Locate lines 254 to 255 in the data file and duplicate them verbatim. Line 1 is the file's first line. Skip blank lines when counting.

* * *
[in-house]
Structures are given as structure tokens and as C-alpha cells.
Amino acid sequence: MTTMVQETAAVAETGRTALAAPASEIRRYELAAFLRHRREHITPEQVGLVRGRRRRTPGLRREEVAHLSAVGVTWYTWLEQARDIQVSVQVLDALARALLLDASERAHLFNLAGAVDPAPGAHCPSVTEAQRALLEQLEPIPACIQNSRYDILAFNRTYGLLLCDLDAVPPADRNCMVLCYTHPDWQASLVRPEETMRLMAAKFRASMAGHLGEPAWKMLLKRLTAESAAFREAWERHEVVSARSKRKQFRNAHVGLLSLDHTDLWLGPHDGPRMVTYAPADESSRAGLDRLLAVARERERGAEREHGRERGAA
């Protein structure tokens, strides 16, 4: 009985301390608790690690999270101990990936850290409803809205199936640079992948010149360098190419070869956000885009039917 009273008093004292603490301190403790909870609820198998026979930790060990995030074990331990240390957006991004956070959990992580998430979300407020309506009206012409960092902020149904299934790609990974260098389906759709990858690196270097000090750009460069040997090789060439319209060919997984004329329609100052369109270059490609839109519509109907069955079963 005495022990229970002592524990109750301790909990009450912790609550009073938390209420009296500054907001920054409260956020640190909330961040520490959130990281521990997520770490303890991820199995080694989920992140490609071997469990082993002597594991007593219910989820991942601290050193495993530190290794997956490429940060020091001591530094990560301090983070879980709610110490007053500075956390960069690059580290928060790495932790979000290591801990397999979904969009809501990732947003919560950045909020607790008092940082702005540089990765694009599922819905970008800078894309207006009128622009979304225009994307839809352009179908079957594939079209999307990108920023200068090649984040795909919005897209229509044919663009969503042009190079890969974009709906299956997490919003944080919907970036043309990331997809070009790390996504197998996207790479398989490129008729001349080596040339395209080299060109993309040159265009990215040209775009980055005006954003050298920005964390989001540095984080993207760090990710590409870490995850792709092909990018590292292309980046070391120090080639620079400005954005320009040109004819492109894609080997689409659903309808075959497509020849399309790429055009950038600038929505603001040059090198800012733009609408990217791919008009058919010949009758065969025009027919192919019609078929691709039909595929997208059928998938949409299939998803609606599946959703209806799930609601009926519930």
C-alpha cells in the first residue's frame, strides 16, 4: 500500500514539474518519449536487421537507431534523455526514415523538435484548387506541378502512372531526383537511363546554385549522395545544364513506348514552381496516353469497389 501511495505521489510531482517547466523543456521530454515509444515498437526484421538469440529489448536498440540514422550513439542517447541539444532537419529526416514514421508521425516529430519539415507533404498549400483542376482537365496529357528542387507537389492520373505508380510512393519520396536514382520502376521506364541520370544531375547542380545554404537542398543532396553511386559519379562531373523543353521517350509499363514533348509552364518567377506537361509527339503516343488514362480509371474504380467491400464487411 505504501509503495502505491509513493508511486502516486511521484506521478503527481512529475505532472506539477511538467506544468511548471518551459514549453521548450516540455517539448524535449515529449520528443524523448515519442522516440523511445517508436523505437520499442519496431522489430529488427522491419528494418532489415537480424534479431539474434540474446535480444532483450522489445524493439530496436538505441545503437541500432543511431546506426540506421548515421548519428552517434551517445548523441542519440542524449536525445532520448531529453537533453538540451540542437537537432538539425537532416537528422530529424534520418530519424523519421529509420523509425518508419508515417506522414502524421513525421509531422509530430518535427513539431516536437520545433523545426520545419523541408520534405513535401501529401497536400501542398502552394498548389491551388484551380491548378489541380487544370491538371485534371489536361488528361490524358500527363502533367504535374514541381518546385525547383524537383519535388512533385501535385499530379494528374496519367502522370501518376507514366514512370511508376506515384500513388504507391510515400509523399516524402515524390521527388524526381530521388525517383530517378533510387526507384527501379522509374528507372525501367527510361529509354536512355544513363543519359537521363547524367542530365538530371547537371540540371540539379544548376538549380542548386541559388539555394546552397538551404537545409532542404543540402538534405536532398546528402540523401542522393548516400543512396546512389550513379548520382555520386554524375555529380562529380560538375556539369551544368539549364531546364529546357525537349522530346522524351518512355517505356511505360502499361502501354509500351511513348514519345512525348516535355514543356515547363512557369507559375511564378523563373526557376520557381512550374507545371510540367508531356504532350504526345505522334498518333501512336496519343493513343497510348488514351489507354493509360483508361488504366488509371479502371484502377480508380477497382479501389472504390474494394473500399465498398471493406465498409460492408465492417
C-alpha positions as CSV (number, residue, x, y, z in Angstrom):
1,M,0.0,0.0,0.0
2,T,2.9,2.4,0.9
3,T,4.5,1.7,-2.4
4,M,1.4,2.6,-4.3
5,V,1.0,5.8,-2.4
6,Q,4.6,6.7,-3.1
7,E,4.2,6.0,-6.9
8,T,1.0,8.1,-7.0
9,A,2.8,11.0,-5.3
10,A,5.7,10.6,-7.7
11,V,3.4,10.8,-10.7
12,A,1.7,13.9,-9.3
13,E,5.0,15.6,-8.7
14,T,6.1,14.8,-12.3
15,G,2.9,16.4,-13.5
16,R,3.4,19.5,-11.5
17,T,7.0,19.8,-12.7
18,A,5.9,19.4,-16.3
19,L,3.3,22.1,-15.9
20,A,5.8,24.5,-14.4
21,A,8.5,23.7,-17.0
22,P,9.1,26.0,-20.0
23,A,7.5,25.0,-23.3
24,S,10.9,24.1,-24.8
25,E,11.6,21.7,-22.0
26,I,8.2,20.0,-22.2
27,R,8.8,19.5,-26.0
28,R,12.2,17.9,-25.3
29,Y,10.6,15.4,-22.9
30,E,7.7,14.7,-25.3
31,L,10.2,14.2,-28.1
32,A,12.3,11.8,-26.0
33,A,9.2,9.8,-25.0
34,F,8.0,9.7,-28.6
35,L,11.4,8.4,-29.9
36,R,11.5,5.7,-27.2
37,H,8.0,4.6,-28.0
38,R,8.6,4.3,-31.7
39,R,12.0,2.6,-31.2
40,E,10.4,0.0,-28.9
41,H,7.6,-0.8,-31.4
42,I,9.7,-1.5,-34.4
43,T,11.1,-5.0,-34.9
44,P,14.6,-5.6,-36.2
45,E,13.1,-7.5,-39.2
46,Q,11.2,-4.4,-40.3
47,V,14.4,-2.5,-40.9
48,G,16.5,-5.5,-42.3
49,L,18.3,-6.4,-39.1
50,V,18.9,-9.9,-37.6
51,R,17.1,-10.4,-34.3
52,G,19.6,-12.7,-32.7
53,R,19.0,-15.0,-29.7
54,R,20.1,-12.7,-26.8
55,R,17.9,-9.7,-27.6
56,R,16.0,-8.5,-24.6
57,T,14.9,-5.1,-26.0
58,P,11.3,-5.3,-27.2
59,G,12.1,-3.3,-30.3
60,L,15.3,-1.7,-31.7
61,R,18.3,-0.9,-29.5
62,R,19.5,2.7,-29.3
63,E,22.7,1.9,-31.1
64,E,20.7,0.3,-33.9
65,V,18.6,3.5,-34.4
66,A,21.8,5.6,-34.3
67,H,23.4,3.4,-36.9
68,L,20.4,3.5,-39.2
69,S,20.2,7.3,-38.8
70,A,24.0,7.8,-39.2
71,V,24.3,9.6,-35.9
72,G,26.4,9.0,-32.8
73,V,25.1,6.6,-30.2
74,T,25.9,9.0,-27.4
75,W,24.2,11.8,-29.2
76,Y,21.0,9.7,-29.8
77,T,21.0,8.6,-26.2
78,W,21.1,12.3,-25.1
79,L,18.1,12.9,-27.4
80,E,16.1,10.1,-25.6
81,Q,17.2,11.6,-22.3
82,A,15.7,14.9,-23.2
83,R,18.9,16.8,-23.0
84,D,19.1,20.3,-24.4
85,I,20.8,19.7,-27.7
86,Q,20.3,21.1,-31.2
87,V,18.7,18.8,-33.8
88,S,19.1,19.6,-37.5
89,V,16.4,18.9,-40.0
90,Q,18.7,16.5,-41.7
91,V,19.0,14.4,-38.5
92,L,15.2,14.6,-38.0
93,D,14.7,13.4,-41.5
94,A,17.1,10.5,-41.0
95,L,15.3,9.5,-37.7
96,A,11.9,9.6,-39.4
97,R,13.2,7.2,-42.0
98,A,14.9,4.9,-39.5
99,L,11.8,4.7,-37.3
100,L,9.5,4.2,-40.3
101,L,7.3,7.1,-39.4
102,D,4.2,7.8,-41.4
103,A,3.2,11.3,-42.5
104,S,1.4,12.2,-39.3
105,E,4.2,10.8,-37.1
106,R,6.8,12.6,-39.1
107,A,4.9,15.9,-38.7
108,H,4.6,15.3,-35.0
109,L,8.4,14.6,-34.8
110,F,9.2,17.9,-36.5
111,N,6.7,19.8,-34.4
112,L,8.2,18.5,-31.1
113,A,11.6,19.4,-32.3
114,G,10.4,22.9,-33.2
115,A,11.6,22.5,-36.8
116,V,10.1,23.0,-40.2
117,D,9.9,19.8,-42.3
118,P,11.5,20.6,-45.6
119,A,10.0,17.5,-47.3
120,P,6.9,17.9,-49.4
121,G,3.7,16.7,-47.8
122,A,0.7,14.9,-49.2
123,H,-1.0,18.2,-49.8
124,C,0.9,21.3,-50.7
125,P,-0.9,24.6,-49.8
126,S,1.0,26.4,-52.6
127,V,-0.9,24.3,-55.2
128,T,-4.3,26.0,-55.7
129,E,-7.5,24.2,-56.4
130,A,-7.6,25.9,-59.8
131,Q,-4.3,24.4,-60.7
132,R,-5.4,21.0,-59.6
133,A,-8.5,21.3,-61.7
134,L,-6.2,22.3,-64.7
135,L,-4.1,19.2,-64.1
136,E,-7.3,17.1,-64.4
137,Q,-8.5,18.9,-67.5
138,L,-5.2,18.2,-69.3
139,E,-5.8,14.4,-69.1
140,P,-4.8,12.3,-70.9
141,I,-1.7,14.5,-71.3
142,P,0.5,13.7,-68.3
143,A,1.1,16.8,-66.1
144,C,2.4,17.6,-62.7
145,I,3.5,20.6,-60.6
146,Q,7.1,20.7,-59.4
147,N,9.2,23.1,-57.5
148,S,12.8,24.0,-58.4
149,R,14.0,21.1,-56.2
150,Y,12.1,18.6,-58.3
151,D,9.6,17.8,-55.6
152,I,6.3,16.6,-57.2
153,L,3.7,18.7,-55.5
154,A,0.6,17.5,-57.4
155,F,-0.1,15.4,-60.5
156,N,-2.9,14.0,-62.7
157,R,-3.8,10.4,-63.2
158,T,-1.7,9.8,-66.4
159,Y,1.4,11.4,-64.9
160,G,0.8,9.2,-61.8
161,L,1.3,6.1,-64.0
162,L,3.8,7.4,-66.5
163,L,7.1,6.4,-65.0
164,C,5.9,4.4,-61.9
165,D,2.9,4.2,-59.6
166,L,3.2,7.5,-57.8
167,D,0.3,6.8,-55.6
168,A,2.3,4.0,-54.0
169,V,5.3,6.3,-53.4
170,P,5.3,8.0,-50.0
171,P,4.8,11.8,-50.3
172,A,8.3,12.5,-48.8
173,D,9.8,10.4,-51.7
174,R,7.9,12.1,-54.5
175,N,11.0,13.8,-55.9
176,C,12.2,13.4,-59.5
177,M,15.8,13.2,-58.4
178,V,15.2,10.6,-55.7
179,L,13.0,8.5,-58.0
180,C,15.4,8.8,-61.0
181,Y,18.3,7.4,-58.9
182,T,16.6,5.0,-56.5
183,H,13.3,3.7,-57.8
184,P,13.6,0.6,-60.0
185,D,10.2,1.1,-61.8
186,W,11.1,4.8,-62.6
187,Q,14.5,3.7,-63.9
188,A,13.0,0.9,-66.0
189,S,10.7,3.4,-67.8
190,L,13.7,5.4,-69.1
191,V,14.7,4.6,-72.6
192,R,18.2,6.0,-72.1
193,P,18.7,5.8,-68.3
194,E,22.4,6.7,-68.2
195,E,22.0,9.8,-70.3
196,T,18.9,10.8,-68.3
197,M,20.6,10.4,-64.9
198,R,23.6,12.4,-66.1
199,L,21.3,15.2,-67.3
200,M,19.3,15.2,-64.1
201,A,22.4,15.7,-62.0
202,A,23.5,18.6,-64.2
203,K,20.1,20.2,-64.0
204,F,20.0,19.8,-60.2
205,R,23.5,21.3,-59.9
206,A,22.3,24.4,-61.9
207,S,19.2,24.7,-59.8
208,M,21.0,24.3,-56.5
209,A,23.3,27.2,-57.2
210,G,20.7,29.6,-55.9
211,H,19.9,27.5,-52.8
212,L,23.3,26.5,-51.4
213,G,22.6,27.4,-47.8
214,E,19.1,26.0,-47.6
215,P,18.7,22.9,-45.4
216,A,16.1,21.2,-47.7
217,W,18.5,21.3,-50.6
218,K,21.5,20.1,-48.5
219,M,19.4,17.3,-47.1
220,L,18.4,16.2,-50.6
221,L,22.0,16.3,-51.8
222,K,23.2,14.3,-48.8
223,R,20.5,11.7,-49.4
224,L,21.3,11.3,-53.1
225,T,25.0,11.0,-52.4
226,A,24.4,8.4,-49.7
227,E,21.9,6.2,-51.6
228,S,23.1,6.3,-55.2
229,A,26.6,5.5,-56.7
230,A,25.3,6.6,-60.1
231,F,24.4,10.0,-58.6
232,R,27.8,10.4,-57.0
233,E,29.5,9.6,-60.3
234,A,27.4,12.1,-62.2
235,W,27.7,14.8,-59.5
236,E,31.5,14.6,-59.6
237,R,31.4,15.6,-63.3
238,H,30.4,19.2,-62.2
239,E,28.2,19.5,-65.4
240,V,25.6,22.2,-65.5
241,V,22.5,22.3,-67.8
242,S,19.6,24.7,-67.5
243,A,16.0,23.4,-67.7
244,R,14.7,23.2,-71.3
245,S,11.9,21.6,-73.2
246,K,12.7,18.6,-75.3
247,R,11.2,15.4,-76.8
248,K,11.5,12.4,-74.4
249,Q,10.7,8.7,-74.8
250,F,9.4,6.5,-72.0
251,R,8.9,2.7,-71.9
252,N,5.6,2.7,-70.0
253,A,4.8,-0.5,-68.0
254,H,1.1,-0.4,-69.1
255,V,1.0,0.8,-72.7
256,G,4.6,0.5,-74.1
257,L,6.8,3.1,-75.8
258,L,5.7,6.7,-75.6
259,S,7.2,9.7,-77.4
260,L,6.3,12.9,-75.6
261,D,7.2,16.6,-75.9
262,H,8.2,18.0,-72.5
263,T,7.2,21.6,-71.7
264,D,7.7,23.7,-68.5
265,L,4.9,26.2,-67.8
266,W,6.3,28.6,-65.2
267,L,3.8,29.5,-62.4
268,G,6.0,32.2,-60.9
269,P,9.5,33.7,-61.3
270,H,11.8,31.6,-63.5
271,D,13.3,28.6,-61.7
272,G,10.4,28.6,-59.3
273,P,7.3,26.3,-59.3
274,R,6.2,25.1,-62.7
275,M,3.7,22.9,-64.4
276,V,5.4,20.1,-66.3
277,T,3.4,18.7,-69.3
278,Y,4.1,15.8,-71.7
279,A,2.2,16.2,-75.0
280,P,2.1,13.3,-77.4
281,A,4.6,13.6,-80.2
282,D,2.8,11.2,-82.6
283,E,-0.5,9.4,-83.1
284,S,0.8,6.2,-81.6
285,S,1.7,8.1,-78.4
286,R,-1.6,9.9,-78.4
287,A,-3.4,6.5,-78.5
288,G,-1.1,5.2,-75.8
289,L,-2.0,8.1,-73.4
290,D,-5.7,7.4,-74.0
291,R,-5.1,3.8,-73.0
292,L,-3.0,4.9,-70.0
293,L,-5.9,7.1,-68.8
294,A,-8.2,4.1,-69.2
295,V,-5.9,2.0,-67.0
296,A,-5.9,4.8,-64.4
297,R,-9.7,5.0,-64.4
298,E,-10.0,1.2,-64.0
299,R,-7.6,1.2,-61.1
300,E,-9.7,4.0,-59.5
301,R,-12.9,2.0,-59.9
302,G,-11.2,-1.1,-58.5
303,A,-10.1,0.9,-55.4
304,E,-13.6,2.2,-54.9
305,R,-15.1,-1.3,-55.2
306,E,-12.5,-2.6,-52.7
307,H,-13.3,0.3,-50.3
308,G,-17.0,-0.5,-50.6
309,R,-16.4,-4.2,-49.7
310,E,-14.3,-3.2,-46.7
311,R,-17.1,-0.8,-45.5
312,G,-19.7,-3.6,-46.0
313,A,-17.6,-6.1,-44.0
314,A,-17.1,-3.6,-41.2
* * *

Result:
248,K,11.5,12.4,-74.4
249,Q,10.7,8.7,-74.8